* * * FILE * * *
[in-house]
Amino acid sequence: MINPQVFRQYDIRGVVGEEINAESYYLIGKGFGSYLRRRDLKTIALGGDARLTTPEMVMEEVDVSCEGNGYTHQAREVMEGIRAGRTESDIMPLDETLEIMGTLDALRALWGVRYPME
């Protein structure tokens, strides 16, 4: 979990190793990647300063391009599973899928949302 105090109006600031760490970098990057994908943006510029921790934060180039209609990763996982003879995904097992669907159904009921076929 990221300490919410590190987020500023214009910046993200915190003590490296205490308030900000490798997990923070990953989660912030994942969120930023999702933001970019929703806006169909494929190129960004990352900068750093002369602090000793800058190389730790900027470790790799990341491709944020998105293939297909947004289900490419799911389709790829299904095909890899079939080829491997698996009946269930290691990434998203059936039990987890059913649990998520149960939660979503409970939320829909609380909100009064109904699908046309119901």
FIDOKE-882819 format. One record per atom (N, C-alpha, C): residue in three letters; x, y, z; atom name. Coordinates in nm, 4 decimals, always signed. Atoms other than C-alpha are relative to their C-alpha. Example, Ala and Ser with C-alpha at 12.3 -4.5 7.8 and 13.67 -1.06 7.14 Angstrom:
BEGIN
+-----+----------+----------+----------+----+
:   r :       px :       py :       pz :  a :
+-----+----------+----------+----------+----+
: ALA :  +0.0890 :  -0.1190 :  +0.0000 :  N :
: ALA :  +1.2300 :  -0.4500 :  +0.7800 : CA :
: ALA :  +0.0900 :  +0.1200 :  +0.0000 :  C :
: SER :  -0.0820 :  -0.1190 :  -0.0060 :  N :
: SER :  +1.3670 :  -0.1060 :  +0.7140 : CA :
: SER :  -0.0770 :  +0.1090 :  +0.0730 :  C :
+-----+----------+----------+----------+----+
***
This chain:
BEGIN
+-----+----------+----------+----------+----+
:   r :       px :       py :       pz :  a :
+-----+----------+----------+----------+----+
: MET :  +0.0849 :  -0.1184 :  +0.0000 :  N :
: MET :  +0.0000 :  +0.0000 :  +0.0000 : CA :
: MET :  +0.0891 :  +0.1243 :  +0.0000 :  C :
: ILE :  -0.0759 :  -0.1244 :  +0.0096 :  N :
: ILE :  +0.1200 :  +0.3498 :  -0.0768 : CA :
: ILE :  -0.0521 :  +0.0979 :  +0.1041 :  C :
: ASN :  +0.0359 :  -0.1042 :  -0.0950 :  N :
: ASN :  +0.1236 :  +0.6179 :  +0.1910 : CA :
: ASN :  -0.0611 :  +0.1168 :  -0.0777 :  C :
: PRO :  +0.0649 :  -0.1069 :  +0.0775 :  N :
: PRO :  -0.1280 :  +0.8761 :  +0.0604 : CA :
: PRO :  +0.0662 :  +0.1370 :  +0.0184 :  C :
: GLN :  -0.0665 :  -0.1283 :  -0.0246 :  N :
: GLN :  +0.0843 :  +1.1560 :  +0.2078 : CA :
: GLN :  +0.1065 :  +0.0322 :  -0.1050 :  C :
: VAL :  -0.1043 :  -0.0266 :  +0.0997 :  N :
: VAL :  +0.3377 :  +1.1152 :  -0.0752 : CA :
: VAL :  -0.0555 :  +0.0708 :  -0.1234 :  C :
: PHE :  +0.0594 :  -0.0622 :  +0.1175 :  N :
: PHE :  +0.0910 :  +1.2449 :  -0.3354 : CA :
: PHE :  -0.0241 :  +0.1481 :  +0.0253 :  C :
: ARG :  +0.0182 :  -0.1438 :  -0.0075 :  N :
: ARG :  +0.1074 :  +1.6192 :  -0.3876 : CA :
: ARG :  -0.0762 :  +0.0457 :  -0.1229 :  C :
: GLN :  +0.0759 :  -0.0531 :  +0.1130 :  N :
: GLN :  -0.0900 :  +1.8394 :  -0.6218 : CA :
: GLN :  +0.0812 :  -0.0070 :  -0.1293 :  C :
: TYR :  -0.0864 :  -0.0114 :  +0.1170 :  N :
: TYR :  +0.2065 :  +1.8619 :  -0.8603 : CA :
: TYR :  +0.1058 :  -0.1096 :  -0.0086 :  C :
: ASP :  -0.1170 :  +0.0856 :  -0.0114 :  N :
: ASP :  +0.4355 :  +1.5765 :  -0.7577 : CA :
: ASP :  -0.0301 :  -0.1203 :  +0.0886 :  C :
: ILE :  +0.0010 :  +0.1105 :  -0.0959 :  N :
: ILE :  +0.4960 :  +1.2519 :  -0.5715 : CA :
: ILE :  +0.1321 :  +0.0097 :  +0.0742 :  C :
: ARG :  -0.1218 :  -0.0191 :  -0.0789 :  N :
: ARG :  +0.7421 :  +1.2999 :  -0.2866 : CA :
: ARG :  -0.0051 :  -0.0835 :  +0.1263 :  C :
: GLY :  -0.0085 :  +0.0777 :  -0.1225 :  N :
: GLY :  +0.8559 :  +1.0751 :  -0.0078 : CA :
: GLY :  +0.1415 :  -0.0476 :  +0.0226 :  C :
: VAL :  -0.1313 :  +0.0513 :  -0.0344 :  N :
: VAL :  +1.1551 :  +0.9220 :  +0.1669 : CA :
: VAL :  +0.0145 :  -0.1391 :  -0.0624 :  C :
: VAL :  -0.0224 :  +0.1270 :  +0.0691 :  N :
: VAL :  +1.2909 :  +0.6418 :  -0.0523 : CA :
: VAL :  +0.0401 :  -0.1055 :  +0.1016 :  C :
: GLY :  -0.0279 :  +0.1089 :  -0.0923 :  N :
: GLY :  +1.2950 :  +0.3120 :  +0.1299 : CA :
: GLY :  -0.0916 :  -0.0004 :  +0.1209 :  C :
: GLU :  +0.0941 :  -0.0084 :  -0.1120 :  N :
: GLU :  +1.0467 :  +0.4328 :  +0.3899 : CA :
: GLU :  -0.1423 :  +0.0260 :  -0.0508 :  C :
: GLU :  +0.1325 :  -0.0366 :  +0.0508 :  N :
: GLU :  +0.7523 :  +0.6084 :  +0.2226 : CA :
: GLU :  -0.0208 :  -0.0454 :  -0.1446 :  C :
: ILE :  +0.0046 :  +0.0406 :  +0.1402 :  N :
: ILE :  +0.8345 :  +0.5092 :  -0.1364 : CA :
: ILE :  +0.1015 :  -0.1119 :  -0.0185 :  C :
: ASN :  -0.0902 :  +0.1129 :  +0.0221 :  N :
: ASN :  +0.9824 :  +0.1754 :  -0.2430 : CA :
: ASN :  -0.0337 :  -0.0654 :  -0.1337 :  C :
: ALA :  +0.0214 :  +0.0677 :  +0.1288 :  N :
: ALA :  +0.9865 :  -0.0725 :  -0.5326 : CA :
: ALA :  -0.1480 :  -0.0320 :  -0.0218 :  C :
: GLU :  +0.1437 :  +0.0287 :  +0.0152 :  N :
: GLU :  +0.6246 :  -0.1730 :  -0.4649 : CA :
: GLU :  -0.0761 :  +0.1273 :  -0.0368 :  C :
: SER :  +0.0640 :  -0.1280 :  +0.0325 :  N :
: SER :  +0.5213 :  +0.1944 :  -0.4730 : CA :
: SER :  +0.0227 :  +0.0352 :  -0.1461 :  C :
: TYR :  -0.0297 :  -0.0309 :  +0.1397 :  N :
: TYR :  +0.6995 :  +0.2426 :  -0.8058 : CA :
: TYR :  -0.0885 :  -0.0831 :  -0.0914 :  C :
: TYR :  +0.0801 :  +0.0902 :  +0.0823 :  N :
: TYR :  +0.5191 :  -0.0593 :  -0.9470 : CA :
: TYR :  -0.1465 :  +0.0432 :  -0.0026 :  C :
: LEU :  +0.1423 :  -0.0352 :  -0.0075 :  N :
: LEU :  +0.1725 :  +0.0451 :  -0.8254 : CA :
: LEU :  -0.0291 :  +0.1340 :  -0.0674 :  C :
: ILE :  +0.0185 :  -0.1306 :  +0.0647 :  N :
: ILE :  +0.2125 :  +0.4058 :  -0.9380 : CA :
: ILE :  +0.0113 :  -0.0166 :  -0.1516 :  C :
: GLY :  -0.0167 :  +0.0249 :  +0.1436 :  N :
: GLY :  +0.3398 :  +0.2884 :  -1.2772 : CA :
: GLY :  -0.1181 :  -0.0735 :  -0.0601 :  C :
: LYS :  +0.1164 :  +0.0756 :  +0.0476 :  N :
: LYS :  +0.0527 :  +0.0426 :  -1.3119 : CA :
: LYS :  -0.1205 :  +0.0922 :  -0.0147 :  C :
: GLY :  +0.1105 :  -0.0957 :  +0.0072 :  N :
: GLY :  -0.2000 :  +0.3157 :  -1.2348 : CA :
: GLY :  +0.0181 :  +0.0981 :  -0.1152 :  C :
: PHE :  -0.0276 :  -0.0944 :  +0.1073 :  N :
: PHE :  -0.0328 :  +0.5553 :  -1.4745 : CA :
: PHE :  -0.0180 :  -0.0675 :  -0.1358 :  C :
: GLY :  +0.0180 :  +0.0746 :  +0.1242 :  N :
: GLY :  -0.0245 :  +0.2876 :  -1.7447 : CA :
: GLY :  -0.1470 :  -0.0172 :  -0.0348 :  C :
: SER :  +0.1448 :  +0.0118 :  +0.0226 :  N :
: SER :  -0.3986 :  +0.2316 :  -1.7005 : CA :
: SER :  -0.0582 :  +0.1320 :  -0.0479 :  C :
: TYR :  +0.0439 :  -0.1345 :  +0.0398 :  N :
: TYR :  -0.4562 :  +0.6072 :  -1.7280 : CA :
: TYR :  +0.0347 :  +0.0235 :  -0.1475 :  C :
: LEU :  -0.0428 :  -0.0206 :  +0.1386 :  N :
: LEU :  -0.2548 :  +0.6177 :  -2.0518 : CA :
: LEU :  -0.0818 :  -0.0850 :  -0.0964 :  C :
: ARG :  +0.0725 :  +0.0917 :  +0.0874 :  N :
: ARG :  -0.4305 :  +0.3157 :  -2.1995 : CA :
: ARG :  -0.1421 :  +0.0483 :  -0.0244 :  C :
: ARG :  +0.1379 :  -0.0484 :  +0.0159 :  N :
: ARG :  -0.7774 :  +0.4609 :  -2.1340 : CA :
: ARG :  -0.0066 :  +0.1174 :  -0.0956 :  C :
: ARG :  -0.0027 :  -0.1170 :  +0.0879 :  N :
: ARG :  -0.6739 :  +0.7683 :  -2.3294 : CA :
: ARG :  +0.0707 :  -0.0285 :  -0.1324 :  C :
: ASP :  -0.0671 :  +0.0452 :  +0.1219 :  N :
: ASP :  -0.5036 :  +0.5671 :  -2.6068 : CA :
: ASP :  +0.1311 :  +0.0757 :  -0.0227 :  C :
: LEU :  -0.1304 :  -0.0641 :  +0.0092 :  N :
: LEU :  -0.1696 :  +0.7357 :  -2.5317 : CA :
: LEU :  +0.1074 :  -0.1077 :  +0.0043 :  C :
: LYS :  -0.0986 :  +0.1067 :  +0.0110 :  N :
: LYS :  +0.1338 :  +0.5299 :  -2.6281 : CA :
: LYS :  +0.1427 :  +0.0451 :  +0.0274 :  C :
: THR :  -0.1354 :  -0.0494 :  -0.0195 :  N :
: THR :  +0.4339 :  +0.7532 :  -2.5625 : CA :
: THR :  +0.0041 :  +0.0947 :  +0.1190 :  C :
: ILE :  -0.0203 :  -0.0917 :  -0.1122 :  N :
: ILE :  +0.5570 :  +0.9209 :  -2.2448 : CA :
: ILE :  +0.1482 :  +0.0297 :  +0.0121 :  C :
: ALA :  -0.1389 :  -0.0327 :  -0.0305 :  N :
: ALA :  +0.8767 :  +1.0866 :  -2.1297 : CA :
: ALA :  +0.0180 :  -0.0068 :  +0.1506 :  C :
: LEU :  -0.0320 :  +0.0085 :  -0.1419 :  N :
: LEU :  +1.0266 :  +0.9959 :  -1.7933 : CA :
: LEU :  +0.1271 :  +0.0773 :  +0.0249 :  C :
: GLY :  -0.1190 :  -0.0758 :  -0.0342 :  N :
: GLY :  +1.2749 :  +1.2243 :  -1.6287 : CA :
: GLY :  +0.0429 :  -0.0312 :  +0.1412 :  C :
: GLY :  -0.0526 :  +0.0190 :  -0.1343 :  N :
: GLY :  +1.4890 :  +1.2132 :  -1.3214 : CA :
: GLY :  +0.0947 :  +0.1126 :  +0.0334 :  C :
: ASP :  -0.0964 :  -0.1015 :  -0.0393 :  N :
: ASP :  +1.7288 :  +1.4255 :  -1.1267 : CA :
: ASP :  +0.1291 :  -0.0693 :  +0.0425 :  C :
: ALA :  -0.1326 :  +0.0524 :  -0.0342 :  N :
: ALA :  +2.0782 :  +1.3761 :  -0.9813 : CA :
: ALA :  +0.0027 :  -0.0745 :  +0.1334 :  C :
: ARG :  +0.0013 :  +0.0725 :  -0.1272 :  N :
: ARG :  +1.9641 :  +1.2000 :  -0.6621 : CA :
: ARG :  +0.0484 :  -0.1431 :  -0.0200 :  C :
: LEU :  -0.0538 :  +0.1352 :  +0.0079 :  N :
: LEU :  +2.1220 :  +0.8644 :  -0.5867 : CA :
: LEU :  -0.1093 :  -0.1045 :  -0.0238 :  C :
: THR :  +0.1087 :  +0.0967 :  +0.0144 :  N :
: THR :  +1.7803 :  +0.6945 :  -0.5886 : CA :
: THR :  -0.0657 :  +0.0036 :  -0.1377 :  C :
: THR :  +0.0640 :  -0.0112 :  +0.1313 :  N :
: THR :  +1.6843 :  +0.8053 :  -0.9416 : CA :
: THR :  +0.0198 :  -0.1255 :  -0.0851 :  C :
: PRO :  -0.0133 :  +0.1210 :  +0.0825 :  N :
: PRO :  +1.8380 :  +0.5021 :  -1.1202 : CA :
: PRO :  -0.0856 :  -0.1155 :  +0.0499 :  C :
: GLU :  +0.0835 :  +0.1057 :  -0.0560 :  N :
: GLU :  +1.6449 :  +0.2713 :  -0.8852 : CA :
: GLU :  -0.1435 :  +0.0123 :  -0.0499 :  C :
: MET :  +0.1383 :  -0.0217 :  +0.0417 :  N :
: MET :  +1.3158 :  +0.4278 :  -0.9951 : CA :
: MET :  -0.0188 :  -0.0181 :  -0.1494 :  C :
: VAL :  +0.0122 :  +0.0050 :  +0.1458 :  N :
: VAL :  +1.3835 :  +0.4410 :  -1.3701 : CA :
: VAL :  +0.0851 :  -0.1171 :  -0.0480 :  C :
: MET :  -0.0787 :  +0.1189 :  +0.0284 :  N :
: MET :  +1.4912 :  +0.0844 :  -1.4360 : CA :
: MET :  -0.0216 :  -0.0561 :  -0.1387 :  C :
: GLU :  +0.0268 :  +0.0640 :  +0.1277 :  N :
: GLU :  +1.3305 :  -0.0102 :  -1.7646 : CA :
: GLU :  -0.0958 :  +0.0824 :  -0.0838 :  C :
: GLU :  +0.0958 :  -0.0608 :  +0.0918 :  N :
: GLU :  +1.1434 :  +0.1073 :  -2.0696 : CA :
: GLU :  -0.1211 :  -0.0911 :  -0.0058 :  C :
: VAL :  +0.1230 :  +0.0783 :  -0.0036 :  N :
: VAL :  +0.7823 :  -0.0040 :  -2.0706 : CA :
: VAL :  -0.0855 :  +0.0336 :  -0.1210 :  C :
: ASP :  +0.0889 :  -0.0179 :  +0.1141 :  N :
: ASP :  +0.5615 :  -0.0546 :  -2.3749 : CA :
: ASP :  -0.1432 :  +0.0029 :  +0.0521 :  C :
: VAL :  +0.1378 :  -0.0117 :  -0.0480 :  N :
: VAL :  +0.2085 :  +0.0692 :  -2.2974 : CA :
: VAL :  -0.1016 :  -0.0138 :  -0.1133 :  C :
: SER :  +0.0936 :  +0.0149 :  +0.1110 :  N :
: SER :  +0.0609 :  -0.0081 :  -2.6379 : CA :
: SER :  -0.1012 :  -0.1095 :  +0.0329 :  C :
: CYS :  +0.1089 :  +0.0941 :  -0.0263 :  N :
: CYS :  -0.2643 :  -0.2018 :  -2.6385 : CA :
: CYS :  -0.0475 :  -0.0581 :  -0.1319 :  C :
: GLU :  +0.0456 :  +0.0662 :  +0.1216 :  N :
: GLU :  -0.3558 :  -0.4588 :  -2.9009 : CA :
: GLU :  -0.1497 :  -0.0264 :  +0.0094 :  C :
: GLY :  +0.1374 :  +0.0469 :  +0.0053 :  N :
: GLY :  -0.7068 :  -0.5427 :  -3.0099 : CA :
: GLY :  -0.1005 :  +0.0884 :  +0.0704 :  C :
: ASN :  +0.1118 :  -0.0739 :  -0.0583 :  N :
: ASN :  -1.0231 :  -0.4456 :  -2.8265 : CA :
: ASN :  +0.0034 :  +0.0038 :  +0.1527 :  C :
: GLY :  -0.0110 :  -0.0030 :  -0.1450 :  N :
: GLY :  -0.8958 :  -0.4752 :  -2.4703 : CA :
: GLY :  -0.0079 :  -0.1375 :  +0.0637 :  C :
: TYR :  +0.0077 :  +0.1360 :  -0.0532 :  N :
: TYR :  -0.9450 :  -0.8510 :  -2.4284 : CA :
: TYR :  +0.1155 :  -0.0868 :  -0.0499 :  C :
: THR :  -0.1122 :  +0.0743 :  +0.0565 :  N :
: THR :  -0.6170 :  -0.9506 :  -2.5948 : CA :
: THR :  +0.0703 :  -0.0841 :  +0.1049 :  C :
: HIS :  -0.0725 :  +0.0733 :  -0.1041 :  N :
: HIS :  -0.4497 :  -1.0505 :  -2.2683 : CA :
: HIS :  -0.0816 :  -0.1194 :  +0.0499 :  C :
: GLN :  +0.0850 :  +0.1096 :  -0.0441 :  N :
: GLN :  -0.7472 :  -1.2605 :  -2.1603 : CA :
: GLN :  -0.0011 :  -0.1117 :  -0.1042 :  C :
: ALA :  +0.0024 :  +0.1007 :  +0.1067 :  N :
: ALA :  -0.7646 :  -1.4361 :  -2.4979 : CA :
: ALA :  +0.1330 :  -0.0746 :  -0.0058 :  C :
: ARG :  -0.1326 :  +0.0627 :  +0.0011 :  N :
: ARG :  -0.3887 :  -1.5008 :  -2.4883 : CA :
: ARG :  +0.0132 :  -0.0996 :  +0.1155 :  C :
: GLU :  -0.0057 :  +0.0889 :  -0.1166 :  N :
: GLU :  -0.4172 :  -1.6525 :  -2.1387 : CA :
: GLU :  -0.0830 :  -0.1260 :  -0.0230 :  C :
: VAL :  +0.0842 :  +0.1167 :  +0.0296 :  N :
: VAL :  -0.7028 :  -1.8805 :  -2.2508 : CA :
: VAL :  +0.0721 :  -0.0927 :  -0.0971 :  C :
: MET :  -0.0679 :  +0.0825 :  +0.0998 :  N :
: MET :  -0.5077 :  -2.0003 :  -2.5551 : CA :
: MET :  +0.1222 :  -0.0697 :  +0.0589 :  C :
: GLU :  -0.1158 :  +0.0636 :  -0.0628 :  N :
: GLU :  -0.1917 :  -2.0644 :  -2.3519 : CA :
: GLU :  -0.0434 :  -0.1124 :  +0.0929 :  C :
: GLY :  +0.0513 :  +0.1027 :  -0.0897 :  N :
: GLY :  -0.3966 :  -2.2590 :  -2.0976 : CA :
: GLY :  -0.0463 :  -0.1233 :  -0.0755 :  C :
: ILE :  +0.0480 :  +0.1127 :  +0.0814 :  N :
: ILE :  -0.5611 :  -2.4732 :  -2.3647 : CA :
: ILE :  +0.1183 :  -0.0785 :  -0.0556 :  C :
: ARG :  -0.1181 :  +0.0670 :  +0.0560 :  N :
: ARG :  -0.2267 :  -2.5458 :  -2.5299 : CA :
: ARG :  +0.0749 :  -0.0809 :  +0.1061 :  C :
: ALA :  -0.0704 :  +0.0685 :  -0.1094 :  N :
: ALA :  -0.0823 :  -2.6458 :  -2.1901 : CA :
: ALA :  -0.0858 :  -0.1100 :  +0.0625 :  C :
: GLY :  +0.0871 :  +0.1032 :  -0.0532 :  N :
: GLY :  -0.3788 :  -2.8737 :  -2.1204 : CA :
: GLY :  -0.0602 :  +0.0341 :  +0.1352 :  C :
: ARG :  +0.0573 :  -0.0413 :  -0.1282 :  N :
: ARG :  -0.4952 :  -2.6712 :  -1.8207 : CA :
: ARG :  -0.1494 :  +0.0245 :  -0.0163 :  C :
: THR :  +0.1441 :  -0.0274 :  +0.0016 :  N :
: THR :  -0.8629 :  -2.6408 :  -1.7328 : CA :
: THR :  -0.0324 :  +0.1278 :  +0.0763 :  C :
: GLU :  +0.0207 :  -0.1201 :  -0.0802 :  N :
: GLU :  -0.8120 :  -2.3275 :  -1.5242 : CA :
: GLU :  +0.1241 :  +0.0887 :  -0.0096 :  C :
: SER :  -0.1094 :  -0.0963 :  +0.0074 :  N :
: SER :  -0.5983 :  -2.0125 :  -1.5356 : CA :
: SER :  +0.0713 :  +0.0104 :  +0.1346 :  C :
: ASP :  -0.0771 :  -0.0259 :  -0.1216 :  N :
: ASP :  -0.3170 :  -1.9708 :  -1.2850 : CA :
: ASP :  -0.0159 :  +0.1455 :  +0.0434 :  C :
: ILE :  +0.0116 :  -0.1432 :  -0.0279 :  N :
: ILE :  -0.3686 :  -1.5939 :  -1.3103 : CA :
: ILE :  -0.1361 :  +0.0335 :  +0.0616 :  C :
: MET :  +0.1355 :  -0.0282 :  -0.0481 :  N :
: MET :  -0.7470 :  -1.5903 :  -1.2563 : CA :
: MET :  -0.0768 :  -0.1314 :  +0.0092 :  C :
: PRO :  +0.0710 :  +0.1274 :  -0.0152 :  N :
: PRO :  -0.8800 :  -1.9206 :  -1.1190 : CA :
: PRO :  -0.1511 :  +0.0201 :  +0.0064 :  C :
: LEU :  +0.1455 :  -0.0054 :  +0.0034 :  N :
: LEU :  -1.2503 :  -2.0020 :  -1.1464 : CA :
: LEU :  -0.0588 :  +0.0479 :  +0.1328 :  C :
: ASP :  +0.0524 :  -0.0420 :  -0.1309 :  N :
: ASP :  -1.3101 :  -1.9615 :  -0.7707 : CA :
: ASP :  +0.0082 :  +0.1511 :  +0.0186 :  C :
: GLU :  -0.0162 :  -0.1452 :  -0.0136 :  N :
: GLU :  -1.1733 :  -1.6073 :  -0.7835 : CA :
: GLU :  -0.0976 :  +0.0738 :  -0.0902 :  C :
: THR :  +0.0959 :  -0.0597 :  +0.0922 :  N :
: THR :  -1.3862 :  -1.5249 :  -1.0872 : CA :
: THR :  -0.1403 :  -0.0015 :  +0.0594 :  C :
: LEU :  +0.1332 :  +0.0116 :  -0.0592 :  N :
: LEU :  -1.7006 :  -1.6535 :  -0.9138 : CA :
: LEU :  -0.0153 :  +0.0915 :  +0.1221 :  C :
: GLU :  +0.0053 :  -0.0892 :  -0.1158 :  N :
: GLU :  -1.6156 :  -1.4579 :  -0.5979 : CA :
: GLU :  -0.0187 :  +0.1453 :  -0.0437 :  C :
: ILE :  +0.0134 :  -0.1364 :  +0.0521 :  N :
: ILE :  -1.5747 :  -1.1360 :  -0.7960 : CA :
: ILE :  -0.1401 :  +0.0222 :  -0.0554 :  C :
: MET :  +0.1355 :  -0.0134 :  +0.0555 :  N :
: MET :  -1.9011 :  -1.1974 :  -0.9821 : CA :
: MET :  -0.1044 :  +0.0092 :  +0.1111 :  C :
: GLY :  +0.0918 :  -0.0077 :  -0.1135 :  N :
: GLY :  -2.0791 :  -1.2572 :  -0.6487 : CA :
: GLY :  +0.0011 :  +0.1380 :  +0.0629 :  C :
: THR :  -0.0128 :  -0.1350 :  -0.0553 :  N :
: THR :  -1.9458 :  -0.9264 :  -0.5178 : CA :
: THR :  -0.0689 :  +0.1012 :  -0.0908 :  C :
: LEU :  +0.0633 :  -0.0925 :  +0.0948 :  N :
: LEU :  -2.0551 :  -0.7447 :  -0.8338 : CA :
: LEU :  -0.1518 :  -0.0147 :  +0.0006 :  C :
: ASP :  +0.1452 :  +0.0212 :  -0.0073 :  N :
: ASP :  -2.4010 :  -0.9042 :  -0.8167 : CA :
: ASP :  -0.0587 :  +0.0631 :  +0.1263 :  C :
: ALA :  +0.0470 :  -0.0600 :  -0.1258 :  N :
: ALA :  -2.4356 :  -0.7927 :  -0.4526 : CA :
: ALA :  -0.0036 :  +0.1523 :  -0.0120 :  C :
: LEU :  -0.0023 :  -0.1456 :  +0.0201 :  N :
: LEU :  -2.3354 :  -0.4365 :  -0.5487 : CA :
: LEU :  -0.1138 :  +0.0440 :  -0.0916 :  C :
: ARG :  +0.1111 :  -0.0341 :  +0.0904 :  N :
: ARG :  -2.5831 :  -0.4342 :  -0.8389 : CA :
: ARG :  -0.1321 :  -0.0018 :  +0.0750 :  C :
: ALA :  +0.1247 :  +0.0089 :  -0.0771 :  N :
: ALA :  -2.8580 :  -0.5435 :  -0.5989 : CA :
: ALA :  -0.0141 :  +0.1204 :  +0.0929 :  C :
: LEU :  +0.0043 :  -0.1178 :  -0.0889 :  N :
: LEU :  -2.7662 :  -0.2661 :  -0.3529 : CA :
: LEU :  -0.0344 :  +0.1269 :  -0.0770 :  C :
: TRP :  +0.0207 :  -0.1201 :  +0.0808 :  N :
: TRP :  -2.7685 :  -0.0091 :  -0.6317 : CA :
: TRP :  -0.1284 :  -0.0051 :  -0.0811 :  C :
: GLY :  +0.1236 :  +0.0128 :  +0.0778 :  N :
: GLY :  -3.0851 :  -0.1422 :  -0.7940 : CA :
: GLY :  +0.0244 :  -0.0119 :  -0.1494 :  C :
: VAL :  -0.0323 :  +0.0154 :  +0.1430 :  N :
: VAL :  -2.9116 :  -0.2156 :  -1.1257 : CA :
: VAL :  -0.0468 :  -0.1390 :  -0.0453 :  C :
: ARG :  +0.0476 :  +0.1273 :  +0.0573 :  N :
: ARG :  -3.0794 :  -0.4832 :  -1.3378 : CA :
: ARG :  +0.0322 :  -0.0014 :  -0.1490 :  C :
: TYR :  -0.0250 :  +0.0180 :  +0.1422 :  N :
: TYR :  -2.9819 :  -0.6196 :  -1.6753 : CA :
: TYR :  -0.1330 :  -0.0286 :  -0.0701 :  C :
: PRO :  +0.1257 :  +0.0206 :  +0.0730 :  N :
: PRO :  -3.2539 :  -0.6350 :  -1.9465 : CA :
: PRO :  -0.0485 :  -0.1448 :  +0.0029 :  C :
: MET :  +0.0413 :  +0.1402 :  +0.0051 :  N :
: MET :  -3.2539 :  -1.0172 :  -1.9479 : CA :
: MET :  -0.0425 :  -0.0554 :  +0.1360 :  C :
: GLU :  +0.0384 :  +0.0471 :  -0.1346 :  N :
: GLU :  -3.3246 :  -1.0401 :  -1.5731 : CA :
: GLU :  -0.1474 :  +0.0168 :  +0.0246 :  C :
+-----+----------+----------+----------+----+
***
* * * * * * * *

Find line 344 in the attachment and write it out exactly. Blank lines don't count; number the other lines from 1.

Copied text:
: ARG :  -2.5831 :  -0.4342 :  -0.8389 : CA :